Charlotte Beers at Ogilvy & Mather Worldwide

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The contemporary business environment is highly competitive and changeable. These characteristics are shared by most companies across various industries, which creates new challenges for managers. Today, leadership is to show a new level of efficacy, as the increased competitiveness and rapid pace do not leave much room for errors. Thus, the selection of strategic plans by the management needs to exhibit a similar level of correctness and ability to respond to the current challenges. In other words, companies cannot allow themselves to have a slow start or make strategic mistakes, as competitors may conquer their share of the market rapidly. Charlotte Beers faced similar objectives as the new CEO of Ogilvy & Mather Worldwide, one of the world’s largest advertising companies. This paper focuses on her efforts in this position, evaluating them from various perspectives. More specifically, Beers’ leadership model is examined in its correlation with the company’s vision and actual efforts made by the CEO.

What is Beers trying to accomplish as the new CEO of Ogilvy & Mather Worldwide?

Charlotte Beers has taken an active stance on the current affairs at Ogilvy & Mather Worldwide (OMW) since her appointment as the new CEO. According to Jbarra and Sackley (2011), Beers has been highly engaged with the company’s affairs, leaving herself with little or no time to reflect on the experience. OMW remains of the world’s major player on the global advertising markets, with 270 offices worldwide. Historically, the agency’s strategy revolved around the globalization of the advertising market, uniting brands and customers across various regions of the world. In this regard, OMW responded to the dominant tendency of business globalization enabled by the development of technology, transportation, and communication since the late 20th century. Along with experience and traditions, the agency has nurtured a particular internal environment that concentrated on the internal needs and tended to reject outsiders. Charlotte Beers became a refreshing addition to the OMW’s roster, introducing a new perspective on the business.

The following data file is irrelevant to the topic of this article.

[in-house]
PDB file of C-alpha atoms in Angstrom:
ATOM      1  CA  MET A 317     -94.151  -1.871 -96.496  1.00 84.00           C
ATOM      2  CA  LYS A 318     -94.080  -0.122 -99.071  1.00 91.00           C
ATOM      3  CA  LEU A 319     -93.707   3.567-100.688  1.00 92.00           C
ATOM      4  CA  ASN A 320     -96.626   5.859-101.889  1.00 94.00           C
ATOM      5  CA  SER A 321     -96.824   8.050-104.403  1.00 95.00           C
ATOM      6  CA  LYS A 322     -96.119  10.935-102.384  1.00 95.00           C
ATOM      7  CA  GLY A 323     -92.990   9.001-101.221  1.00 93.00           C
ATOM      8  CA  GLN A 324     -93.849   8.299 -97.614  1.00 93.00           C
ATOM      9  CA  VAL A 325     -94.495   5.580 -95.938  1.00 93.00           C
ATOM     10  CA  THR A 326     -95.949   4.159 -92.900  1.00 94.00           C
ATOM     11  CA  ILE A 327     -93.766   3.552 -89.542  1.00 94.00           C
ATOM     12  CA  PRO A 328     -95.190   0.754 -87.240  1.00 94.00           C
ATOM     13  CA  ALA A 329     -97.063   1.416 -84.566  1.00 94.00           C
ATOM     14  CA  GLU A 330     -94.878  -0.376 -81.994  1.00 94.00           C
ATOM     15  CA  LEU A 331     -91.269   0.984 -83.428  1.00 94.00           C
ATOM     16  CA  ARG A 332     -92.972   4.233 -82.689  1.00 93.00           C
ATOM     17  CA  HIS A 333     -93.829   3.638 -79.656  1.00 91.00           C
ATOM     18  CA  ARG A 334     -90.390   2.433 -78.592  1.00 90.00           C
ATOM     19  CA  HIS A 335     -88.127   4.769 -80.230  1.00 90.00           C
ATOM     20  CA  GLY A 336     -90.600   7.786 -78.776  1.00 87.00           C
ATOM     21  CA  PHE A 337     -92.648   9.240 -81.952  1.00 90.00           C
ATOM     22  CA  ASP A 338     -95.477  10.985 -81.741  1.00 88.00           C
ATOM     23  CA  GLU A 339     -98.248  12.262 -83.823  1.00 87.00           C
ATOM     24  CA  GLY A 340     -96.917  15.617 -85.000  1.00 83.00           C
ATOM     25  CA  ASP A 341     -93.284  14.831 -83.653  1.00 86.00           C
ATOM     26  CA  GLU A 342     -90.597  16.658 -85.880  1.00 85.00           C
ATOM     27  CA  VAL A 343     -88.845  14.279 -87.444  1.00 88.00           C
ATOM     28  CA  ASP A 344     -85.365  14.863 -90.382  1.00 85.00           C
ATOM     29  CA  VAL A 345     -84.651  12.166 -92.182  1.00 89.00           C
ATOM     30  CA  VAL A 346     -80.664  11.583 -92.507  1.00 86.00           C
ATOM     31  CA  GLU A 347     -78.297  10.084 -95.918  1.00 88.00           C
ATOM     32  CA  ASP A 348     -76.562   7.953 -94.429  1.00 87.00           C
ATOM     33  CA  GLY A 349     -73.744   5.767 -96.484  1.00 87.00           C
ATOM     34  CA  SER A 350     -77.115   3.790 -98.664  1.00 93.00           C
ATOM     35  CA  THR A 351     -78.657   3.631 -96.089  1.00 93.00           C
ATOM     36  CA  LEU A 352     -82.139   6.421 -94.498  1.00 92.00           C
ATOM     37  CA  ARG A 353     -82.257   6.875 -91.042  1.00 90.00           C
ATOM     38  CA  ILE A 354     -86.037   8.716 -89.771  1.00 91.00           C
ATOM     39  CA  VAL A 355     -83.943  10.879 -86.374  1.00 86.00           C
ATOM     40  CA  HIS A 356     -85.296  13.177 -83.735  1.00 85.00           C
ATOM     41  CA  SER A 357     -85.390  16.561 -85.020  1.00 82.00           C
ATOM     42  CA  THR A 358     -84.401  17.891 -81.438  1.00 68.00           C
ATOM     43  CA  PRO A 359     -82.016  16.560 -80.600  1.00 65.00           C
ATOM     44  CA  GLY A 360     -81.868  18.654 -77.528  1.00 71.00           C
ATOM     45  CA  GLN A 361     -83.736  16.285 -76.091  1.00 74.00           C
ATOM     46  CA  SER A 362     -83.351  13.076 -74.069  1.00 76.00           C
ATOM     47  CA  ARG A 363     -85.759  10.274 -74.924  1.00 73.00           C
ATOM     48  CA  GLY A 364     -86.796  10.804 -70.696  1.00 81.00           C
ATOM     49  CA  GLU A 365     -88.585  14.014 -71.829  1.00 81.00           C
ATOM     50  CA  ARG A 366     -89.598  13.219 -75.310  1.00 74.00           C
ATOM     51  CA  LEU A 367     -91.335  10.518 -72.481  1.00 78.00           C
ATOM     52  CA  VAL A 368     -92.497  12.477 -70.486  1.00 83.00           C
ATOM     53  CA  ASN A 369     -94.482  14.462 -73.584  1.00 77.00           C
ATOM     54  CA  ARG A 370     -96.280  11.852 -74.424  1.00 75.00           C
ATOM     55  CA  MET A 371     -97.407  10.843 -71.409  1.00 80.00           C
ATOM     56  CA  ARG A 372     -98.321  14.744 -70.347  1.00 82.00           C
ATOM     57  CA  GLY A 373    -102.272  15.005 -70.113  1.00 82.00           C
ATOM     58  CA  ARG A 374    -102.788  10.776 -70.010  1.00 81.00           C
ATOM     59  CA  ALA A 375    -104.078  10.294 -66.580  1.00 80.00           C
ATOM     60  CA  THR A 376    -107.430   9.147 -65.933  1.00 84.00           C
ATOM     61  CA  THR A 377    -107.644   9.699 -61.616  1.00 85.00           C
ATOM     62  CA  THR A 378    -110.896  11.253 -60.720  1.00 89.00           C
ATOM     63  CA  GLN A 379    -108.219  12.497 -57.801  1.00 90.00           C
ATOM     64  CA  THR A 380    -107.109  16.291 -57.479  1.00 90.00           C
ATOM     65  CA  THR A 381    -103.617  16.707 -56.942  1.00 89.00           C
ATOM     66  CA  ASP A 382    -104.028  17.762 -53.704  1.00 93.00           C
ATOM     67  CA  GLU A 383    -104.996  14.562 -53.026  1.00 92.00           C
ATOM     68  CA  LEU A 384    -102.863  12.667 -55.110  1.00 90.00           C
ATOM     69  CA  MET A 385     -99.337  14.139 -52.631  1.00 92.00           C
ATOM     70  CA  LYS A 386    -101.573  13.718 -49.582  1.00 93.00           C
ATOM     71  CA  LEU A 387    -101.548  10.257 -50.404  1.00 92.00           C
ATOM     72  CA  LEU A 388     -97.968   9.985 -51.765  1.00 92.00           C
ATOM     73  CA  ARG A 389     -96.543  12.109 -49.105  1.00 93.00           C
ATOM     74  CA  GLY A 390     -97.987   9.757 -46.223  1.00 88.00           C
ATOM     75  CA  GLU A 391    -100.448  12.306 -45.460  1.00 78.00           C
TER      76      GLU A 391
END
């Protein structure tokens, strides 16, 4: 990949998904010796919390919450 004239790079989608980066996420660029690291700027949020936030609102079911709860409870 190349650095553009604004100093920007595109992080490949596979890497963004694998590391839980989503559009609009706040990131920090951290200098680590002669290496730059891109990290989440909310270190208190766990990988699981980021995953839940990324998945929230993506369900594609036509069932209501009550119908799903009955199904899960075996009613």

Nevertheless, the internally centered model of the company did not enable a favorable environment for a new CEO from the outside. For Beers, one of the critical objectives was to change this relationship paradigm and introduce a new perspective. While she acknowledged the business success of her predecessors, she also noticed a lack of shared understanding and rapport within the company. Thus, Charlotte Beers wanted to venture beyond business planning and delegation of tasks. She wanted to build the work process on the basis of shared values and inspire her followers. Beers believes that mutual understanding creates a healthier corporate environment, which, in turn, translates into better company image and performance on the market. According to the CEO’s vision, the bond between customers and brands is both emotional and logical. Thus, her paradigm focuses on creating a connection within both these dimensions. Overall, Charlotte Beers has been attempting to build a real community across OMW and its multiple offices. She wants all employees to remain in sync, working toward better standards of marketing for brands and their customers.

Leadership Model in Use

Since her appointment as the CEO, Charlotte Beers has wanted to be a leader of a united team of experts who pursue the same goal. Furthermore, the “team” aspect is the one that she has emphasized, as she is not satisfied with a simple delegation of tasks without an emotional context behind them. Beers has focused on establishing a common ground within the company so that each employees knows not only “what to do” but also why it is important. On day one, Charlotte sent an introductory video to each OMW employee across the globe to have a specific face associated with her persona (Jbarra & Sackley, 2011). In terms of business, Beers’ priority has been on shifting from the company’s highly commercialized framework to a new, client-oriented one.